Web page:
Why Soft Skills are Hard Skills
Teaching 21st century skills is now regarded as a top priority in education, but in my experience it is still unexamined territory. In fact, I question whether these skills can be taught without radical adjustments in teaching methods and—most of all—a deeper appreciation of what it takes for students to master skills instead of accumulating knowledge.
Our fuzzy outlook on skills begins with the outdated vocabulary of industrial education, in which writing an essay or solving a math problem is traditionally regarded as a ‘hard’ skill, while communicating with someone who disagrees with you or collaborating effectively in a diverse team are considered ‘soft’ skills.
This is more than a vocabulary issue. It confirms the hierarchy that gives greater weight to academic achievement and stigmatizes the teaching of skills. It also ignores a fact obvious to most adults: Communication and collaboration are the most difficult of human skills—and need to be taught and practiced relentlessly.
Fortunately, we are in the process of rebalancing outcomes in education to be more skill-based. The new Common Core Standards will hasten this—the focus on inquiry demands better skills—but at the same time I believe we should be prepared for an unintended consequence: We will discover that teaching 21st century skills is more difficult than we assumed. Here’s why, in rough order:
1. The need for qualitative assessment. The first reason is obvious: Skills don’t fit into our current assessment system. Skills can only be assessed through performance rubrics, which can be quite good (and are getting better), but which are imperfect instruments that are inherently subjective, based on observation, and loosely tied to letter grades. Eventually, a widely-accepted set of anchored, standardized rubrics will fill this gap. But assessing skills cannot meet industrial standards of measurement.
2. Integrating skills and instruction. I’ve been part of teaching 21st century skills for the past ten years, primarily by building a teaching model that closely integrates project based learning (PBL) with skill-based instruction, and I’ve come to believe that we can’t teach 21st century skills without PBL. In general, well designed projects accomplish that important goal. Students emerge with clearly enhanced abilities to collaborate in teams, present to audiences, and manage their workflow.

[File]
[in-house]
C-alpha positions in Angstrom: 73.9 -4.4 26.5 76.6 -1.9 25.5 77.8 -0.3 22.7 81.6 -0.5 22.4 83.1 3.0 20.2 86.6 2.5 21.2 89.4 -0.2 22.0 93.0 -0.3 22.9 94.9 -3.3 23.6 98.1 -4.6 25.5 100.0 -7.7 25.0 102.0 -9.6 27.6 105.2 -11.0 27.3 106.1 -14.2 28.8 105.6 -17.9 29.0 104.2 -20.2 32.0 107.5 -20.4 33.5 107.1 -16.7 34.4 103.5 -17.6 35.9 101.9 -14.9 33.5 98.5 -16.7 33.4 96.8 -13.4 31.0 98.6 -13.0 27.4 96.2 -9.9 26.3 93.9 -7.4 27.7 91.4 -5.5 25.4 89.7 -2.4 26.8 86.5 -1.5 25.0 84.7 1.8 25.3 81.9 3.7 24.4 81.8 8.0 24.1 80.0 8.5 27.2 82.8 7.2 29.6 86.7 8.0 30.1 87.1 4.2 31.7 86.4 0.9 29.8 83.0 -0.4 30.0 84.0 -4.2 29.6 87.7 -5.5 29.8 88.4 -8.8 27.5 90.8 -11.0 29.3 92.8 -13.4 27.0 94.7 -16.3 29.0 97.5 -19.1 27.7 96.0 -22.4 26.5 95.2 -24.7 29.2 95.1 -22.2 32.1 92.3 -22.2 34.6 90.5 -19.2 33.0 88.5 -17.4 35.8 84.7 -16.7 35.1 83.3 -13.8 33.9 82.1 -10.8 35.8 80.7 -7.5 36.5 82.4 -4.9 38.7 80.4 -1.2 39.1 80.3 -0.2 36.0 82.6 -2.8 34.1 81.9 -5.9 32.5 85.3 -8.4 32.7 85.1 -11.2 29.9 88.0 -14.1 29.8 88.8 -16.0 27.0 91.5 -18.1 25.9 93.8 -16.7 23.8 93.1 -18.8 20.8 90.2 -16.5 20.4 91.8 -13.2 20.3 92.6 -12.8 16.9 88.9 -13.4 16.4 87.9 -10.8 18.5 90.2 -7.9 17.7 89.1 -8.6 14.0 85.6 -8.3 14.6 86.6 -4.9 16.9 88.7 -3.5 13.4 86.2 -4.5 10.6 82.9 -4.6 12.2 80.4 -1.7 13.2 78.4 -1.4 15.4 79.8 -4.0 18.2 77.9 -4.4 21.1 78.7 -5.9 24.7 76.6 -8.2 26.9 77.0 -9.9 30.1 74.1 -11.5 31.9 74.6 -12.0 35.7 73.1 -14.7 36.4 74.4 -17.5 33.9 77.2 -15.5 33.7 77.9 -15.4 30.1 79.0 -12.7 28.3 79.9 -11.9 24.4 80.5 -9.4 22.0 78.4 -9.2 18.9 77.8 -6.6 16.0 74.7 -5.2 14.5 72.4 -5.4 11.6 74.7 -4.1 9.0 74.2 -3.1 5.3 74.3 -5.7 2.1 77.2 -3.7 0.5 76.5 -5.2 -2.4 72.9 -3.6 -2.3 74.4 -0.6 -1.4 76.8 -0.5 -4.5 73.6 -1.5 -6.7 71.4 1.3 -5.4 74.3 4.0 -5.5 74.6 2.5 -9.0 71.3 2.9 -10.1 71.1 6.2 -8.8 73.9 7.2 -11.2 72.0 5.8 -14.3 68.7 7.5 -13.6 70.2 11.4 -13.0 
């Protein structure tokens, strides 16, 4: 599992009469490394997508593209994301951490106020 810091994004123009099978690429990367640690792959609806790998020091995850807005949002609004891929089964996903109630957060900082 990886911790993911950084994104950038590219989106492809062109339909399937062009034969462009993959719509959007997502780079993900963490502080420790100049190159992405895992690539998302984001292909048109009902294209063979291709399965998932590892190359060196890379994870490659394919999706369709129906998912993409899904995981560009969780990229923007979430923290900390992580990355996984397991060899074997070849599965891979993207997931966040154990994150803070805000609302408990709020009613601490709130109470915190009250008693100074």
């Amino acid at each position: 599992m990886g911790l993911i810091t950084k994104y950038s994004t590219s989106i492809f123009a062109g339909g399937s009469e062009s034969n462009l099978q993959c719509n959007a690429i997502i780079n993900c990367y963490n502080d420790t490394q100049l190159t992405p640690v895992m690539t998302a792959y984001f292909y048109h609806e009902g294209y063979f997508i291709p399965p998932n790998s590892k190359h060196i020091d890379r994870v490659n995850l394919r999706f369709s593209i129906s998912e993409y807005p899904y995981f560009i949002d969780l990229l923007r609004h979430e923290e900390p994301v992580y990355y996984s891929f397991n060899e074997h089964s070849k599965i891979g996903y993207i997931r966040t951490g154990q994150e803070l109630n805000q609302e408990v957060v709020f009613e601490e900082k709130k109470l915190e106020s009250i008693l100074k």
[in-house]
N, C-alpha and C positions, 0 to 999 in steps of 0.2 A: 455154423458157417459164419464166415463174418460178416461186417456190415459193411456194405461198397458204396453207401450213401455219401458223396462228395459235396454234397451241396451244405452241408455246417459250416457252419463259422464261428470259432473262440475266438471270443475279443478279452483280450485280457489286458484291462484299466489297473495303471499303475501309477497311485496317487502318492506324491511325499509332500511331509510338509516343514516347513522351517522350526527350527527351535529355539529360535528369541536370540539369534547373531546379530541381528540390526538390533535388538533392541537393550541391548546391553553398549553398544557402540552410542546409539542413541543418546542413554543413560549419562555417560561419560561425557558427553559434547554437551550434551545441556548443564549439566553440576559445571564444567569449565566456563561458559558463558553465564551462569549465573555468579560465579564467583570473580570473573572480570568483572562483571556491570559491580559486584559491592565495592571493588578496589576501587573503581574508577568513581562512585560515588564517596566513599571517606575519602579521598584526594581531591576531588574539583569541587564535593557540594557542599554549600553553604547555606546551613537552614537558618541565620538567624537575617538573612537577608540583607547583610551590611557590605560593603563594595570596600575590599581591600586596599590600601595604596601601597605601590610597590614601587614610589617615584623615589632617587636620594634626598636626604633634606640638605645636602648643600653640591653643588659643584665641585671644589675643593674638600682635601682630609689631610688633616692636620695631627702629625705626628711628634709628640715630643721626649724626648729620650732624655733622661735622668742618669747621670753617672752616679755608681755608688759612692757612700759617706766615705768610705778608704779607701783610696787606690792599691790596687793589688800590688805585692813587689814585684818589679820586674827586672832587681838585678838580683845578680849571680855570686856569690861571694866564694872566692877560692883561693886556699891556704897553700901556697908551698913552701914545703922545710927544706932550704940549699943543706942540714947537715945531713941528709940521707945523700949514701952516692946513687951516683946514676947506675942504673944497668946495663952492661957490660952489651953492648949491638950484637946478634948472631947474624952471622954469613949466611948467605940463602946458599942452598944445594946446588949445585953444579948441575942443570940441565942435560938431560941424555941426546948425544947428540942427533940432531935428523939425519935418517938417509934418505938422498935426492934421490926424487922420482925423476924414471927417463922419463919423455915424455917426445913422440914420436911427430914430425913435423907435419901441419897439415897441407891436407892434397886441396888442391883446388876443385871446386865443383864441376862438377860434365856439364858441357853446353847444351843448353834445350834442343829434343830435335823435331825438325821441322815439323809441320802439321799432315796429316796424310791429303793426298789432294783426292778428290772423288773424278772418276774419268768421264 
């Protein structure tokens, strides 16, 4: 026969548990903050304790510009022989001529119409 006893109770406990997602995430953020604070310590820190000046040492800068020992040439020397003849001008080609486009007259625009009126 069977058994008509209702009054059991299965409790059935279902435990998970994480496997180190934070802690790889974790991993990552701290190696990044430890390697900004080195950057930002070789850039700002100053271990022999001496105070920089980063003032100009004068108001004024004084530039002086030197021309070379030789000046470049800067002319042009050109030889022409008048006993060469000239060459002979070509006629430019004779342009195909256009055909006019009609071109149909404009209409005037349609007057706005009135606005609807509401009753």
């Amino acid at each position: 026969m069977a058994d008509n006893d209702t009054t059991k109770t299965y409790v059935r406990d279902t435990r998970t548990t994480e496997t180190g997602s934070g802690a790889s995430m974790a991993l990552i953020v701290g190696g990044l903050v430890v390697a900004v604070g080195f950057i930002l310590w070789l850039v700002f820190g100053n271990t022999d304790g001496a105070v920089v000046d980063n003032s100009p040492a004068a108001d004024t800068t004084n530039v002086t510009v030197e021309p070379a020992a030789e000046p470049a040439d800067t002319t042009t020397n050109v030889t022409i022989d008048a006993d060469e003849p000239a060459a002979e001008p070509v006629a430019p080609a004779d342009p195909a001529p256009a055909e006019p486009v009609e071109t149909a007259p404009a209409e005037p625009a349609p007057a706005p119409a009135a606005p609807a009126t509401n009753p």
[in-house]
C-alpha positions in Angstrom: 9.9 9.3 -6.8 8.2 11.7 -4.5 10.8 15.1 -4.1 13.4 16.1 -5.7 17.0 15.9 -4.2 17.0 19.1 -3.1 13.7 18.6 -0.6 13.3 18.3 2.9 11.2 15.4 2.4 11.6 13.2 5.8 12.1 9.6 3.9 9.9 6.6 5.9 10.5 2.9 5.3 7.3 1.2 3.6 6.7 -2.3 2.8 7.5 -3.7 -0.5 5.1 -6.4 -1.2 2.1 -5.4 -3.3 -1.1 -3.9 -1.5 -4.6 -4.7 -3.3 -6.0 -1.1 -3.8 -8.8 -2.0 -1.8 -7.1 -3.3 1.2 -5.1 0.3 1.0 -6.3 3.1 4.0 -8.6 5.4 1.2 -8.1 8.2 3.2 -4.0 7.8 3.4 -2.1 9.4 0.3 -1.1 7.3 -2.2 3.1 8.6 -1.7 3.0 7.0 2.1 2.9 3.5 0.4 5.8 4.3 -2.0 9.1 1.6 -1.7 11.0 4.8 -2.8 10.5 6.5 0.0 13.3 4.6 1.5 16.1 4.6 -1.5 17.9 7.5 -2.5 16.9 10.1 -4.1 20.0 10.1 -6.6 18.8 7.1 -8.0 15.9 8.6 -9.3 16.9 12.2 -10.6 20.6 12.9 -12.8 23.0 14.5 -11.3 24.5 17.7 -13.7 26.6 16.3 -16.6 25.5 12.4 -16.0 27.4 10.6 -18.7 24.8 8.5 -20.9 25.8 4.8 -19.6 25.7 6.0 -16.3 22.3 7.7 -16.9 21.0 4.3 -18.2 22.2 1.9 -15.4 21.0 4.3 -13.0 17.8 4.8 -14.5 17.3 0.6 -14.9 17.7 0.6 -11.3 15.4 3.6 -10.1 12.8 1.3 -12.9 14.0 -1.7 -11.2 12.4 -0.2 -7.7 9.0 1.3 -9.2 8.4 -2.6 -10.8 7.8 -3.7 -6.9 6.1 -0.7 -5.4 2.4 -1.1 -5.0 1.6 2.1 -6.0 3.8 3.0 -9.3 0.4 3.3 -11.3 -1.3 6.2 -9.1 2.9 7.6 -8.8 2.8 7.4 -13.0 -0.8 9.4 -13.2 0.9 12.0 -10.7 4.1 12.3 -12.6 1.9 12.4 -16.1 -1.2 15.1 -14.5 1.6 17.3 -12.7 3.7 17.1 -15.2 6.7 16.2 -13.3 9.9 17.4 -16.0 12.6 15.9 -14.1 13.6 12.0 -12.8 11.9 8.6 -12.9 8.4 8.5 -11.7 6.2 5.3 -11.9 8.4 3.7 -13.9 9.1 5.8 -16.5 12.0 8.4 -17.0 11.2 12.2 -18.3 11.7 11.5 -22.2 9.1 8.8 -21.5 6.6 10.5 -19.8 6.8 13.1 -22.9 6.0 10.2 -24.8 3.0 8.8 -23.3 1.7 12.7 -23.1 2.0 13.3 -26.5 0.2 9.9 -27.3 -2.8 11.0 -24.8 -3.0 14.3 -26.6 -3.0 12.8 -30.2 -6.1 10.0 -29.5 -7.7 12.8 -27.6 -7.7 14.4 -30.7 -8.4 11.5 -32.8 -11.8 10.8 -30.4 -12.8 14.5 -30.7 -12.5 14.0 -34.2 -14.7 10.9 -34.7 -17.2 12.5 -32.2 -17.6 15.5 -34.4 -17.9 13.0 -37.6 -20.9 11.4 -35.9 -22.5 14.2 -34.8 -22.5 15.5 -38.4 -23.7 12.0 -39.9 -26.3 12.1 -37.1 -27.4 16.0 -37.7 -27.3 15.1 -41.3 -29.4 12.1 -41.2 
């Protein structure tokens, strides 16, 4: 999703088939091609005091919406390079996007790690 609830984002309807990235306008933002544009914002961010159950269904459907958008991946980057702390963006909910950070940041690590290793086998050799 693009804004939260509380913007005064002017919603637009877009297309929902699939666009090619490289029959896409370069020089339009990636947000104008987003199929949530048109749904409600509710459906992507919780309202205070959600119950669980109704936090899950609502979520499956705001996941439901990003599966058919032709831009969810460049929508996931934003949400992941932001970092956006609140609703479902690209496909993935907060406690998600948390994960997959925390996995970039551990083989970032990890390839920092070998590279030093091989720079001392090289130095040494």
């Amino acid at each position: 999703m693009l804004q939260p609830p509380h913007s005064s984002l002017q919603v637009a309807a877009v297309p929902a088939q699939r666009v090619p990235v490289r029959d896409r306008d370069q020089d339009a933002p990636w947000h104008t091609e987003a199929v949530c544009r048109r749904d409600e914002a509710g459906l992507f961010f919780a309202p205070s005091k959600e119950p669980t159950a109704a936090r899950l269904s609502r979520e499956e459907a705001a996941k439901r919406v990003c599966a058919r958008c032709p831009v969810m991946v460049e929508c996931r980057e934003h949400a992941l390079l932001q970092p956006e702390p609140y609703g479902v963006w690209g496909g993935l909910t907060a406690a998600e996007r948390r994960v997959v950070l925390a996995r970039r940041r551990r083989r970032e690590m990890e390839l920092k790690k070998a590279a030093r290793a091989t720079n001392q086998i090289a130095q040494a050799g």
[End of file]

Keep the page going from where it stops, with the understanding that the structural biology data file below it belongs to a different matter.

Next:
But I’ve also noticed the projects that fail. In those instances, the teams resemble the group work from the 90’s, with a kind of mixed off-task focus that gets just a bit of work done, but not too much. Or, the presentations are mundane, with no more rigor than the Friday oral book report. In other words, PBL can be very good at helping students master 21st century skills, but not so good at teaching core knowledge and the conventions of a discipline. It’s vital that we develop higher standards for inquiry-based, skill-oriented instruction that accomplishes both goals. This will be a major challenge for professional development around Common Core Standards.
3. Levels of ‘hardness.’ Now the terrain shifts. It is one thing to train students and assess them on a group presentation. That is not difficult for many teachers. Similarly, a teacher can observe how well a group works together and assign a grade for their performance. But the functioning of a team of student depends on a number of positive internal factors—psychologists call them ‘strengths---that determine how much empathy, persistence, and personal responsibility a member brings to the team. Anyone who has worked in a team knows that personality counts—and we don’t know how to teach personality. This point is underscored if you read the many new lists of 21st century skills, most of which include resiliency, tolerance, and appreciation for global diversity as skills.
4. Purpose. Increasingly, I see a systemic issue ahead of us as we attempt to upgrade education and fit it into the global culture: We can’t teach 21st century skills without purposeful engagement. This point relates to the above comments on ‘hardness.’ Skills emerge from deep within, spurred by challenge, freedom, and meaning. In the last few years, there has been a flurry of books describing the effects of purpose, including The Path to Purpose, by William Damon, and Drive, by Daniel Pink. These and other books attest to research showing that purpose drives performance, and that purpose derives from meaningful engagement with topics that matter.
Eventually, that means that teaching 21st century skills must be fundamentally linked to educational transformation. So far, we treat skills as cognitive add-ons that can be taught in the same way that the photosynthesis cycle or the causes of the Civil War are taught. But the core issue is that skills can’t be standardized, and that truth will send ripples through the system.
Thom Markham, Ph.D., is a psychologist and school redesign consultant who assists teachers in designing high quality, rigorous projects that incorporate 21st century skills and the principles of youth development. His latest book is the Project Based Learning Design and Coaching Guide: Expert Tools for Innovation and Inquiry for K-12 Educators. He may be reached at firstname.lastname@example.org.